Aerin was under very light anesthesia - just enough to keep her asleep and pain-free. They would be able to wake her up almost instantly if there were any complications. There are 2 types of dye typically used and they chose to use the one that rarely causes complications.

I took Aerin back into the prep room. They had me lay her on a stretcher and they put the mask on her. She was out in seconds and I had to leave. This was the hardest part of the day. Aerin usually seems so big to us because we remember how tiny she was, but she looked so small and still. There is something very primal and counter-intuitive about leaving your unconscious child in the hands of strangers who are about to poke into her. Your reason goes away and you are filled with an urgent need to protect your baby. Every instinct was screaming at me to grab her and run. It's a feeling that was familiar to me from the NICU, so I was able to leave.

I went up to the waiting area where I was issued a pager. The pager goes off when they're ready for you to come to recovery. I got a triple espresso latte, which I forced myself to drink, and settled down to pray. As is Jewish tradition, I said Tehillim (Psalms), which I read from my awesome Classic ArtScroll Tehilim. Rabbi Case found me shortly before the pager went off and was so comforting.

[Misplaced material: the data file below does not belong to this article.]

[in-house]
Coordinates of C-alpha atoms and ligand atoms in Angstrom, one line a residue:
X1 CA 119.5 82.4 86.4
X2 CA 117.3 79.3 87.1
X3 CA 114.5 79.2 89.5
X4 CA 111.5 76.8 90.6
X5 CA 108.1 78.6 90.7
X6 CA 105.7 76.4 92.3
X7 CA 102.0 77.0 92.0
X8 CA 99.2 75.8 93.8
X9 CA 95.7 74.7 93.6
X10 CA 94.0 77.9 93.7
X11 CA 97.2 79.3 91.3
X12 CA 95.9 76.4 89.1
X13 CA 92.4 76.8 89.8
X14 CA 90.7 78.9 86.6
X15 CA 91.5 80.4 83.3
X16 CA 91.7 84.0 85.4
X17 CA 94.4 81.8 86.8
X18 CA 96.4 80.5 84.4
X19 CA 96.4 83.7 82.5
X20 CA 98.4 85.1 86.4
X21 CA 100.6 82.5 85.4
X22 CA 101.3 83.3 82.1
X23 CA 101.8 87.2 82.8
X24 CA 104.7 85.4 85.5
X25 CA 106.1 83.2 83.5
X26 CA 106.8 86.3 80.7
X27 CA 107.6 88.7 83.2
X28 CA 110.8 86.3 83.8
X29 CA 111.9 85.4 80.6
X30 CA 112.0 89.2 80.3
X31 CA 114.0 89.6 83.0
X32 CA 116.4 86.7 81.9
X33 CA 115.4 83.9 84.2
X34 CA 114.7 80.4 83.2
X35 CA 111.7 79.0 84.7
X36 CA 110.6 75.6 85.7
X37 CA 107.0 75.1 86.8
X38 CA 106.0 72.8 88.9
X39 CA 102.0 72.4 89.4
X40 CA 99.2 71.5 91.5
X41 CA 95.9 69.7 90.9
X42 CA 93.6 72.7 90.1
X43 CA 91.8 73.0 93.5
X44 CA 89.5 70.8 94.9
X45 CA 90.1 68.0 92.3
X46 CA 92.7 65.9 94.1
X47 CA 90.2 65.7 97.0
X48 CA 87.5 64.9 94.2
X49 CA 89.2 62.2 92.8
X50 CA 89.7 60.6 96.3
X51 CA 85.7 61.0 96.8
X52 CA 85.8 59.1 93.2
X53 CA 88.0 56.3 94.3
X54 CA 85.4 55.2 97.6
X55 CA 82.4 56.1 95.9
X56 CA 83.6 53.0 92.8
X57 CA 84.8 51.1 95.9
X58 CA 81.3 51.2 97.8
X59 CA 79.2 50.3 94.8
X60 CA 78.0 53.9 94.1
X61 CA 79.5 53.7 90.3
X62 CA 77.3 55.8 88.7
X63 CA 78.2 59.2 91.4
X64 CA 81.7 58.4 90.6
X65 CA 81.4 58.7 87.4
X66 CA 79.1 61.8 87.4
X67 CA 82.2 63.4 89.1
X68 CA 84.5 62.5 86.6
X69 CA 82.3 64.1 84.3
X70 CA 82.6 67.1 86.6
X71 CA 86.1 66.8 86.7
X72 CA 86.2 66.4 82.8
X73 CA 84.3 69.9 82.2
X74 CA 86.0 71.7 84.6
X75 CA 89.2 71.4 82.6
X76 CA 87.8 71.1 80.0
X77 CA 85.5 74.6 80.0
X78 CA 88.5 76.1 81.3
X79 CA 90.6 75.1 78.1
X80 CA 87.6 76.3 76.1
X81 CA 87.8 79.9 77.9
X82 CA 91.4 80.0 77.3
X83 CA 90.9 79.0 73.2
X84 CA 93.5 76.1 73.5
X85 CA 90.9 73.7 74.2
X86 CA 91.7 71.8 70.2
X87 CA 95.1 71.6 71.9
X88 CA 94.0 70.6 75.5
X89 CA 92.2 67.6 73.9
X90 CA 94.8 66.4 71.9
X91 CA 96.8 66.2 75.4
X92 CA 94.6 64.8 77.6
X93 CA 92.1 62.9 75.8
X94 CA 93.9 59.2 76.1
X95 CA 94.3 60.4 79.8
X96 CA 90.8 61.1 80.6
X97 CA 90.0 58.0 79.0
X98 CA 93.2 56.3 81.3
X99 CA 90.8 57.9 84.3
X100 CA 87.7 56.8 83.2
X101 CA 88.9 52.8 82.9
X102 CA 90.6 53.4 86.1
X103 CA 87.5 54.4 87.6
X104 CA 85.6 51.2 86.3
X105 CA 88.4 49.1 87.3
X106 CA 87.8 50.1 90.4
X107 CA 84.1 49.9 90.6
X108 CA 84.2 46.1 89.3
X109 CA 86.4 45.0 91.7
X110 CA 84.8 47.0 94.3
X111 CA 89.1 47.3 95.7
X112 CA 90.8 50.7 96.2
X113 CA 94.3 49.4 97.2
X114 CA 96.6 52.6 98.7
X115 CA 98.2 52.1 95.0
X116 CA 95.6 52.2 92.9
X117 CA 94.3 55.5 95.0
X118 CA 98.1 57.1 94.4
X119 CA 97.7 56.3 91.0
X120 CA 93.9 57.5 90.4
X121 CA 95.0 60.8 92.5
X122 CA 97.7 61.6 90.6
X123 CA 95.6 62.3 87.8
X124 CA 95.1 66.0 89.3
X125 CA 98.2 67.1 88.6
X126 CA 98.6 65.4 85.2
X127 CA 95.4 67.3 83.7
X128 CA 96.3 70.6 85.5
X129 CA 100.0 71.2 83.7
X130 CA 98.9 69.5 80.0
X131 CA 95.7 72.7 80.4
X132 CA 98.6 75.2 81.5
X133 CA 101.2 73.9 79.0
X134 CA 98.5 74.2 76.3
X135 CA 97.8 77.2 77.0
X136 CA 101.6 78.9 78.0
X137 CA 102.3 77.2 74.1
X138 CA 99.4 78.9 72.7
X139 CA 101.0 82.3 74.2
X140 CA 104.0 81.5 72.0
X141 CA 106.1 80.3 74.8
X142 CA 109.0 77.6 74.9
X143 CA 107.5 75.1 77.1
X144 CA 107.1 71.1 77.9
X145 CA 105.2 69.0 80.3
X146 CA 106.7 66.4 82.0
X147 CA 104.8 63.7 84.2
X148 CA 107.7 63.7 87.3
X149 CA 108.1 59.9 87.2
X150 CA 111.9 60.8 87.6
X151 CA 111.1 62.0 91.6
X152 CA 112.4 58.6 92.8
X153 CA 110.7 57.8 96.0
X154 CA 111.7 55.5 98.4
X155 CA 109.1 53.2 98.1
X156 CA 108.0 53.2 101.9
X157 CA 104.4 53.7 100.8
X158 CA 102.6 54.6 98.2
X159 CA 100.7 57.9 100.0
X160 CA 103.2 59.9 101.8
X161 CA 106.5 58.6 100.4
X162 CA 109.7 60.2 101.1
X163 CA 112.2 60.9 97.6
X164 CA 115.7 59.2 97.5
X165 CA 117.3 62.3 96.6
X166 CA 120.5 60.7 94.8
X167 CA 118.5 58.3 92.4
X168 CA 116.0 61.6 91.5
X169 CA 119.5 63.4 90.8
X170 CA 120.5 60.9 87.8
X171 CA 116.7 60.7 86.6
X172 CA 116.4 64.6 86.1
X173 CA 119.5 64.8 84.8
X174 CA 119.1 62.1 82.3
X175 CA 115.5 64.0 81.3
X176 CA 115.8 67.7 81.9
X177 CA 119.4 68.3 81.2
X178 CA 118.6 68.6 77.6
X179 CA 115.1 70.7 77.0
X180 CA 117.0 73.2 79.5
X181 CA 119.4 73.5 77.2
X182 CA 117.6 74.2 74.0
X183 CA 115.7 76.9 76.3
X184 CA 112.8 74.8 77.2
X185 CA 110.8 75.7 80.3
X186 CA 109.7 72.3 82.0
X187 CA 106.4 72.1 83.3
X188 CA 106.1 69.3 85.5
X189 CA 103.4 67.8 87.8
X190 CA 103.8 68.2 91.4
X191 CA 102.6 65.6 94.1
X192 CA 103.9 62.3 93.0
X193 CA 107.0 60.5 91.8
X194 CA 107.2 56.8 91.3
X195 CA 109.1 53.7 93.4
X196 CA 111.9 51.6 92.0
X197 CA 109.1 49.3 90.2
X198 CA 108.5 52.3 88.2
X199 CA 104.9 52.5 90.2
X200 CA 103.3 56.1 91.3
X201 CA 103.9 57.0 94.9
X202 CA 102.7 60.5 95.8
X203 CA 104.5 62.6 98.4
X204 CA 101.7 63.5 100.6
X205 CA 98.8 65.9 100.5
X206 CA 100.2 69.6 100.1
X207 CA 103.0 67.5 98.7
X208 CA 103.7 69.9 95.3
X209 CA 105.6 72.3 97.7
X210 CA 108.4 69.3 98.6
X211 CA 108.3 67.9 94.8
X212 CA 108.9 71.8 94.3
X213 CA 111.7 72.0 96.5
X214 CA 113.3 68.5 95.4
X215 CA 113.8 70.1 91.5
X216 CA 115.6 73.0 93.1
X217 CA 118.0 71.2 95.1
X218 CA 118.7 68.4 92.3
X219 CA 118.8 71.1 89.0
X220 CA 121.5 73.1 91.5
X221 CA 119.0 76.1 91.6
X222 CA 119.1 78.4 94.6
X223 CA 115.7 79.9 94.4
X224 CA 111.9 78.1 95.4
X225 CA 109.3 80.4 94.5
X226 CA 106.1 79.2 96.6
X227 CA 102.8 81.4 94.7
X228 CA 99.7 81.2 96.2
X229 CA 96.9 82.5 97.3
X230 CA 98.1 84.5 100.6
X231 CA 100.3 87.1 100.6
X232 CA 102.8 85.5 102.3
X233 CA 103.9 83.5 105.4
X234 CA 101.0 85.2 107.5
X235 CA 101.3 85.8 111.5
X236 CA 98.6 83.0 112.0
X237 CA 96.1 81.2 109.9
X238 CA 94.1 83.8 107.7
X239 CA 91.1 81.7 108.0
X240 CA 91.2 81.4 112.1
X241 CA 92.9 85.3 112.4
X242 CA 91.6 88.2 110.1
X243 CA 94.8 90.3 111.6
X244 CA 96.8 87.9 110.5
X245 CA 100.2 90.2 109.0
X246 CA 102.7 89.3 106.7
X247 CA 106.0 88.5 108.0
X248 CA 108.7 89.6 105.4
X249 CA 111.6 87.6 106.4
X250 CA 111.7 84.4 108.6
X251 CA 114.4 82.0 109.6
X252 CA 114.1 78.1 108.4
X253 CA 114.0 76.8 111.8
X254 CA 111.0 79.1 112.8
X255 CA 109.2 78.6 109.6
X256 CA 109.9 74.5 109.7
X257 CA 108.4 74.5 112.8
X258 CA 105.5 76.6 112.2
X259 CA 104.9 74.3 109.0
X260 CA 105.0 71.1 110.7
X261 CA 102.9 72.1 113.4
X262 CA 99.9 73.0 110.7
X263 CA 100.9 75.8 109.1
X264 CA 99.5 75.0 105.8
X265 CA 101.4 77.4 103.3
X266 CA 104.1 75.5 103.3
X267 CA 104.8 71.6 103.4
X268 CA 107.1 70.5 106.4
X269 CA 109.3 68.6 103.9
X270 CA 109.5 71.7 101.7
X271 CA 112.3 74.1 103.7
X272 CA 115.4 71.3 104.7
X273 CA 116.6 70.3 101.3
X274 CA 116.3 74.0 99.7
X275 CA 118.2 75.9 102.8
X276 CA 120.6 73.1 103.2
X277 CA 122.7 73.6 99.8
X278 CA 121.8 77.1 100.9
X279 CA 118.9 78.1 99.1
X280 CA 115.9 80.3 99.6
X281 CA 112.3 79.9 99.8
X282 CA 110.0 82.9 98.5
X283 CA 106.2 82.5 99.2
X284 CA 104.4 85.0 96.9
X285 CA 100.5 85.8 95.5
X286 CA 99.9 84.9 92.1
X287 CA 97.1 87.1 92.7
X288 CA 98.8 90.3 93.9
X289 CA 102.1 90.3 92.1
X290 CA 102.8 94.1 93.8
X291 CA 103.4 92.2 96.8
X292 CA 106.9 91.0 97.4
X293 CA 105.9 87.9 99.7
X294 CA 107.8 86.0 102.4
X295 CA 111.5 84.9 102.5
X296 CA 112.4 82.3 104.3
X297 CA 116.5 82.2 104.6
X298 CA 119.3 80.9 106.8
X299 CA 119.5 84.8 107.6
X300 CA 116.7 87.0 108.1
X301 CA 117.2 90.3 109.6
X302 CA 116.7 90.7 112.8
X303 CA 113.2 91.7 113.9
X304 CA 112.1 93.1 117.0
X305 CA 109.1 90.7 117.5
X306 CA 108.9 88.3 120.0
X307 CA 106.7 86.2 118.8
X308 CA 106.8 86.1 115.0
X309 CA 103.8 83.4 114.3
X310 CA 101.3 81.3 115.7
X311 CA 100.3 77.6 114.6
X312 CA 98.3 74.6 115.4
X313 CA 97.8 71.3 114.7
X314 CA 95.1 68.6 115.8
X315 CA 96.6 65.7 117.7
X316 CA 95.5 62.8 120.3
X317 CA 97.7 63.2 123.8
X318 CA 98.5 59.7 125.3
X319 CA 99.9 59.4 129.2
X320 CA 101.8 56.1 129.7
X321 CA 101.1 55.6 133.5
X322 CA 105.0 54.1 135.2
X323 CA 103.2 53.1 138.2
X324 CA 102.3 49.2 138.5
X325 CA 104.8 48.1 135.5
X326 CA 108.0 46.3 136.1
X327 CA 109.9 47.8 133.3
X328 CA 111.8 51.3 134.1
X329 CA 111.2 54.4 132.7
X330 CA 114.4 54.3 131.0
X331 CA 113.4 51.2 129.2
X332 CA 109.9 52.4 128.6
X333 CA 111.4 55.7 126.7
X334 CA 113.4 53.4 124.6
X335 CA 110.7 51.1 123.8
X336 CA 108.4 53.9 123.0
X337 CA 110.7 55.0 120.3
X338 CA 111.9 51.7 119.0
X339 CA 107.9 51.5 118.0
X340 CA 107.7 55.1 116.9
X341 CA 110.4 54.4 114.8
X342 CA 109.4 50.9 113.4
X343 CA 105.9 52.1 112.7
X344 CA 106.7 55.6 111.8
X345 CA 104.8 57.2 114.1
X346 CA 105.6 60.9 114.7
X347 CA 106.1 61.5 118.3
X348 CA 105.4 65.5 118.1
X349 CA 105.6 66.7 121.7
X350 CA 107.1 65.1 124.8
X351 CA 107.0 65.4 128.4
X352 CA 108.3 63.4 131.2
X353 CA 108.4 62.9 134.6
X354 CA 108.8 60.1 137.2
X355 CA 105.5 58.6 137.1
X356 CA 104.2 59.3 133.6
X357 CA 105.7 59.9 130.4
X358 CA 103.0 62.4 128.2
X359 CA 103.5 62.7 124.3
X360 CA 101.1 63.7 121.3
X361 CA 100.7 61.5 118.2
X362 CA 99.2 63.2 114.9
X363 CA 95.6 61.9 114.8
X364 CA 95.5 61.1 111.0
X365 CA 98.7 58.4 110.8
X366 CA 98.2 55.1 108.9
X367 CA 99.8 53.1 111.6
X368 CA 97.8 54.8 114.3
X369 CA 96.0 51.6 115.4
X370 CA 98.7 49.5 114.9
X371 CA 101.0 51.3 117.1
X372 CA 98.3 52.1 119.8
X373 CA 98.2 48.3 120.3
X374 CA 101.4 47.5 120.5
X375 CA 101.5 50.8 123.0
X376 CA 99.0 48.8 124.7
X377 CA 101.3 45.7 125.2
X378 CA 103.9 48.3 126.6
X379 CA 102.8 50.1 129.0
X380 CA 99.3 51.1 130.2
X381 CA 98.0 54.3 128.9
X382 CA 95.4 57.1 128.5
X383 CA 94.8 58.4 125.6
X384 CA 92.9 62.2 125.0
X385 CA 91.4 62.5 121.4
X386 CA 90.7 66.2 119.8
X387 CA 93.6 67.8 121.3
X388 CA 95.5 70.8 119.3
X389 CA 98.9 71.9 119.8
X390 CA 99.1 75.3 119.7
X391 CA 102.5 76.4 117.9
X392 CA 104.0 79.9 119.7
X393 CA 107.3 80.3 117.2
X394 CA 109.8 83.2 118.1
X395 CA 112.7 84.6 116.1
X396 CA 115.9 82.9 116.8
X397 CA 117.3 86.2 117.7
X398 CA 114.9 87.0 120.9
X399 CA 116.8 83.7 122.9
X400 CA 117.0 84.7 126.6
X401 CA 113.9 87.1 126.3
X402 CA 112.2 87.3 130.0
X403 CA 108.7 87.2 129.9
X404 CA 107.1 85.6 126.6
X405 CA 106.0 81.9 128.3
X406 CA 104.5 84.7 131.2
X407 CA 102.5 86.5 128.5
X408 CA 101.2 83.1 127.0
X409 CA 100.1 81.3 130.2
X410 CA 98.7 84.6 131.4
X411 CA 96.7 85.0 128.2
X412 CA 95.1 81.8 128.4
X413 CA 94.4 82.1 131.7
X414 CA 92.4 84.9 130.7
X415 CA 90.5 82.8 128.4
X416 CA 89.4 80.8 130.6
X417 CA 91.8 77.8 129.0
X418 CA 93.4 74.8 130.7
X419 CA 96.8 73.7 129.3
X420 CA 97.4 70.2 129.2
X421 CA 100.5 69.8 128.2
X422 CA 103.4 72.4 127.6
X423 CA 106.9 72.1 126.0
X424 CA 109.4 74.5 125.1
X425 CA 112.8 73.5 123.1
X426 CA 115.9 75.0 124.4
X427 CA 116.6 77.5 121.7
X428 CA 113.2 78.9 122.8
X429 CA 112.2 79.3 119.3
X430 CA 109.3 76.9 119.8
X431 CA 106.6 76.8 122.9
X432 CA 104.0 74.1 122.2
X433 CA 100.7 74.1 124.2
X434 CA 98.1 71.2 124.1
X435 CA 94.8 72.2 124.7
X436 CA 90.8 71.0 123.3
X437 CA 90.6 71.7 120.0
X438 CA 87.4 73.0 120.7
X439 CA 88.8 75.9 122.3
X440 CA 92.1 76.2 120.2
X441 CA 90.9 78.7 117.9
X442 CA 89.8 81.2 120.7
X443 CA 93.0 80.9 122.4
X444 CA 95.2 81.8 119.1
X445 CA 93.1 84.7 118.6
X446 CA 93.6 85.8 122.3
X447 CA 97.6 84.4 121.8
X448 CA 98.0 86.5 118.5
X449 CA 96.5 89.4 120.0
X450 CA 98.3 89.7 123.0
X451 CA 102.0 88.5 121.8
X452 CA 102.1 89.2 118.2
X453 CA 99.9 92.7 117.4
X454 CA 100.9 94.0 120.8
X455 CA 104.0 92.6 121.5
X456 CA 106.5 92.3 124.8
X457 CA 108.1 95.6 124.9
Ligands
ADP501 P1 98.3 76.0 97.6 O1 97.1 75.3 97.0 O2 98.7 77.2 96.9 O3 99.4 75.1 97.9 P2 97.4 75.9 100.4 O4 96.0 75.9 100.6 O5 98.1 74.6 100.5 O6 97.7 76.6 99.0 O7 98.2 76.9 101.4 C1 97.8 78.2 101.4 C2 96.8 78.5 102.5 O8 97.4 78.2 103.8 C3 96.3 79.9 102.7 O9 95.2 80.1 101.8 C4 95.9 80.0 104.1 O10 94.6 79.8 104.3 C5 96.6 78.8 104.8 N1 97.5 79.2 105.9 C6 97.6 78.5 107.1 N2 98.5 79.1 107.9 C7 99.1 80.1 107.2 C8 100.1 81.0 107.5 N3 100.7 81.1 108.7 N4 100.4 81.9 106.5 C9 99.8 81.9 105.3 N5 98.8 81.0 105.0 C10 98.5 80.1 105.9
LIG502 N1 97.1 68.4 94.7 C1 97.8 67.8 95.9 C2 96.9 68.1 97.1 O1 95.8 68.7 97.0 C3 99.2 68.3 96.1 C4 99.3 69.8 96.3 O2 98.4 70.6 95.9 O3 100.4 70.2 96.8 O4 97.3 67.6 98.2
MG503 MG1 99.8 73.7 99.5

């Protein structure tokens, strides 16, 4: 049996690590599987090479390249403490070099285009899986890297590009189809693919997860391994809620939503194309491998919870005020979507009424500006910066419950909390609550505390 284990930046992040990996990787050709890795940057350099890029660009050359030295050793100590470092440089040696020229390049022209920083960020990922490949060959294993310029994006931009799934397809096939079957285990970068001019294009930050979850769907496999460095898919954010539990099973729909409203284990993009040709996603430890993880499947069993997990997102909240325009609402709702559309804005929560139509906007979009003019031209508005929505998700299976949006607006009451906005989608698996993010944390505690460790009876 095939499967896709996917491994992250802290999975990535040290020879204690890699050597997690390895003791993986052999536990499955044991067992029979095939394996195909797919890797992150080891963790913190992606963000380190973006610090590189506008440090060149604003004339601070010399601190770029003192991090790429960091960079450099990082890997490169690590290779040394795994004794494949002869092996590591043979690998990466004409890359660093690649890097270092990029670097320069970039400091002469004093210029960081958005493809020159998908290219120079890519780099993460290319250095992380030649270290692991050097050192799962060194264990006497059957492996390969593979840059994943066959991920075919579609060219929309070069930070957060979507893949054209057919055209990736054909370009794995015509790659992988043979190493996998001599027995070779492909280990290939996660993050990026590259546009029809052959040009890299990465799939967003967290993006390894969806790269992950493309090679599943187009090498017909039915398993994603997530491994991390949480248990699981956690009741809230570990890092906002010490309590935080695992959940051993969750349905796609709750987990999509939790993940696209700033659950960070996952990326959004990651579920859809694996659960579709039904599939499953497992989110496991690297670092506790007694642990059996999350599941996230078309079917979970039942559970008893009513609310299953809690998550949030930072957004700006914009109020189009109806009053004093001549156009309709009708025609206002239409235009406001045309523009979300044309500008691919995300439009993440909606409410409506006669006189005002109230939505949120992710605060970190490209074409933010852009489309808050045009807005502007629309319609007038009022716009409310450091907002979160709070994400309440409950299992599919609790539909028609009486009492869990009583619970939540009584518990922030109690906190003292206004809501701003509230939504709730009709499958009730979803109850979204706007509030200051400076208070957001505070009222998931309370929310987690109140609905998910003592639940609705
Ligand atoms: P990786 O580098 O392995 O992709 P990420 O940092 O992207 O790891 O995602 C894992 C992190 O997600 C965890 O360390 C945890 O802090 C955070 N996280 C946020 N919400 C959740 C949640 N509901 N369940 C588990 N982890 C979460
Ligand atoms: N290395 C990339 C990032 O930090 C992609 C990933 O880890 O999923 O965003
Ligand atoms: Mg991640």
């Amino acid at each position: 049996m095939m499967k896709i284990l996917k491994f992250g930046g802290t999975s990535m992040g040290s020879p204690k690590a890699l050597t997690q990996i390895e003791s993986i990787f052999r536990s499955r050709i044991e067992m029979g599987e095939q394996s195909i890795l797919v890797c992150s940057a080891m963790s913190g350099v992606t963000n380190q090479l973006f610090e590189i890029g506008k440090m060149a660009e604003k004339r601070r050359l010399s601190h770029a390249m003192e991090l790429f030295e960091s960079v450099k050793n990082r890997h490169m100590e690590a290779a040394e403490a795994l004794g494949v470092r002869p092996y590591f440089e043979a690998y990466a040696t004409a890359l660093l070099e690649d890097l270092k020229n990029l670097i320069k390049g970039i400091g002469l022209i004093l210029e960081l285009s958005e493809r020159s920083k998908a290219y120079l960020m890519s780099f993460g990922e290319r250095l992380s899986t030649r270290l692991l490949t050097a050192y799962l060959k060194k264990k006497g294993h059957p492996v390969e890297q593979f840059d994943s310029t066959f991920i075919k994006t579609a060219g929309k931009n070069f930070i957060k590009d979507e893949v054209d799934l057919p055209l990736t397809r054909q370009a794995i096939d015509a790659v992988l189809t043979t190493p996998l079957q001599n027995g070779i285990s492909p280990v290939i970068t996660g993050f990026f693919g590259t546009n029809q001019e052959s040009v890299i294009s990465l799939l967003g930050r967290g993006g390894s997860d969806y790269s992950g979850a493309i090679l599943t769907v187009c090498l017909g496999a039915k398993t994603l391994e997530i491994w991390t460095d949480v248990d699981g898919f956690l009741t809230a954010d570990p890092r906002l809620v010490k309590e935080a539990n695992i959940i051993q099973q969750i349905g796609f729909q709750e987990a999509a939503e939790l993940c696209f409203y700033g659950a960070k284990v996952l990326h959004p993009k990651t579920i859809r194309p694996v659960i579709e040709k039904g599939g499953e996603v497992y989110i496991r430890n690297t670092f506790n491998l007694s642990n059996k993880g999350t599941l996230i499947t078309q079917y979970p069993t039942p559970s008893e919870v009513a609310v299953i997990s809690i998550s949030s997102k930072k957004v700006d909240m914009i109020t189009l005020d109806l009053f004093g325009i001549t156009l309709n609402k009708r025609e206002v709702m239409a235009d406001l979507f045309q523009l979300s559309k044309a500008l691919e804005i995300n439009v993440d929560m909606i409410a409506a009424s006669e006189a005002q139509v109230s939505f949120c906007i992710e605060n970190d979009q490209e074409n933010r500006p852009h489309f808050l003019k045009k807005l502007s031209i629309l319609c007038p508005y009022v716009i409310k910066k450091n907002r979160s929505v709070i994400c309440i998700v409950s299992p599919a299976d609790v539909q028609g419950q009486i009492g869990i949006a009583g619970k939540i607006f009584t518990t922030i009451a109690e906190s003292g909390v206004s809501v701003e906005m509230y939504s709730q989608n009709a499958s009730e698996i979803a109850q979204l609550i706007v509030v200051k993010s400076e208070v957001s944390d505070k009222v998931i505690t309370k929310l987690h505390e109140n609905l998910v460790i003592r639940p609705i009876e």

It only took about 2 hours total before Aerin was done. Rabbi Case and I went to the recovery room, which was nicer than any I'd ever seen. It was actually 2 rooms - an inner one with stations (stretchers, monitoring equipment, etc.) and an outer one with big, rocking armchairs. A nurse came out carrying Aerin, who was asleep. She didn't even wake up when the nurse handed her to me. I tried to give her some Pedialyte, but she wouldn't take it and just wanted to cuddle against me and sleep. When she finally did open her eyes, she was mad. I think she would have screamed, but her voice was scratchy from being intubated. When I offered her the Pedialyte again, she grabbed the sippy and gulped it down. She threw up most of the first cup all over me (not from nausea, but because mucus collected in her lungs from being completely still and intubated and she had to clear it out). Luckily, she missed herself and the blanket and the nurses cleaned me up. The second cup stayed down. The sippy calmed Aerin right down. We only give her milk and water and no sweets except for fruit, so the Pedialyte was a delicious treat. I gave her Cheerios and she ate almost an entire (small) tupperware full. Rabbi Case said Tehillim in thanks and gave Aerin a bracha (blessing).